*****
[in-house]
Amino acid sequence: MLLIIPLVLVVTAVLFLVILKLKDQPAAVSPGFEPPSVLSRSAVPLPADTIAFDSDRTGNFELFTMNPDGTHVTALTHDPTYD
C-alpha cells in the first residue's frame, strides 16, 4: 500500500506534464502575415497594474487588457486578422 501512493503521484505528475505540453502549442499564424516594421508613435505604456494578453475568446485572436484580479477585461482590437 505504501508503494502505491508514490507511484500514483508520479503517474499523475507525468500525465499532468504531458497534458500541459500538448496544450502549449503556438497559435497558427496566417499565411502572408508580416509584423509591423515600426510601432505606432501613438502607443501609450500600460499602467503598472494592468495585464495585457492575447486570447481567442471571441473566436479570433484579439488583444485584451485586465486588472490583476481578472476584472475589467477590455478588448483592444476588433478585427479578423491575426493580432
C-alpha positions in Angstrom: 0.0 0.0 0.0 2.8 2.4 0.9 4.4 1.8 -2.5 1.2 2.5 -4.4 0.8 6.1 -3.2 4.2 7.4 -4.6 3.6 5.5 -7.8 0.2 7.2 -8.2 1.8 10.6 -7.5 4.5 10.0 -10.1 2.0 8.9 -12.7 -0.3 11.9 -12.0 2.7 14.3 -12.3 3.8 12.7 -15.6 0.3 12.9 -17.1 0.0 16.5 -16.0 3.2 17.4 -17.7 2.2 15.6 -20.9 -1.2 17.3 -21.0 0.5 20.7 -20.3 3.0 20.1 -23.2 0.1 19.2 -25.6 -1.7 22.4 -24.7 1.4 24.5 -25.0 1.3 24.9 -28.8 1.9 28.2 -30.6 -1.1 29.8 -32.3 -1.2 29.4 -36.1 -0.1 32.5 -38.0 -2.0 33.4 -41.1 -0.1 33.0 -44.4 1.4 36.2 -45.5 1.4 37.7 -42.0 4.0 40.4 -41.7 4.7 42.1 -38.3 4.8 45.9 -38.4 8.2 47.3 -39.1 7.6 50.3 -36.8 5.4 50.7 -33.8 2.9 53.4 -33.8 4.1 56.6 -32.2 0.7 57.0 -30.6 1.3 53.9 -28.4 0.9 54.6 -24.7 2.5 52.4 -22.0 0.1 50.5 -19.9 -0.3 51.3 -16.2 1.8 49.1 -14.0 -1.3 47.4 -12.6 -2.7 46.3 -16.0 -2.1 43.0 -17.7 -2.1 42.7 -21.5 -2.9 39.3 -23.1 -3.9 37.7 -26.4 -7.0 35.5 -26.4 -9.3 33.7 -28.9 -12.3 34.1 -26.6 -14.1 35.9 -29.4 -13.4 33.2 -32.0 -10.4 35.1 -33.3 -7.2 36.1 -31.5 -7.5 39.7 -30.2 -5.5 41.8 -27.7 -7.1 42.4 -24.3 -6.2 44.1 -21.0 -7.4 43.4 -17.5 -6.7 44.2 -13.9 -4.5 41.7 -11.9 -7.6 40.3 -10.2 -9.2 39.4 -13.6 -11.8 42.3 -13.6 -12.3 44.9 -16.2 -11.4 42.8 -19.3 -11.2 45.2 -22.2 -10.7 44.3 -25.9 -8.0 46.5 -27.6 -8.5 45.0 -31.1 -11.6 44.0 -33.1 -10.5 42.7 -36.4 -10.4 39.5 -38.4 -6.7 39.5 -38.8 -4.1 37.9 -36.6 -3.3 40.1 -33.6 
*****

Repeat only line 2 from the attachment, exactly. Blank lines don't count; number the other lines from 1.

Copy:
Amino acid sequence: MLLIIPLVLVVTAVLFLVILKLKDQPAAVSPGFEPPSVLSRSAVPLPADTIAFDSDRTGNFELFTMNPDGTHVTALTHDPTYD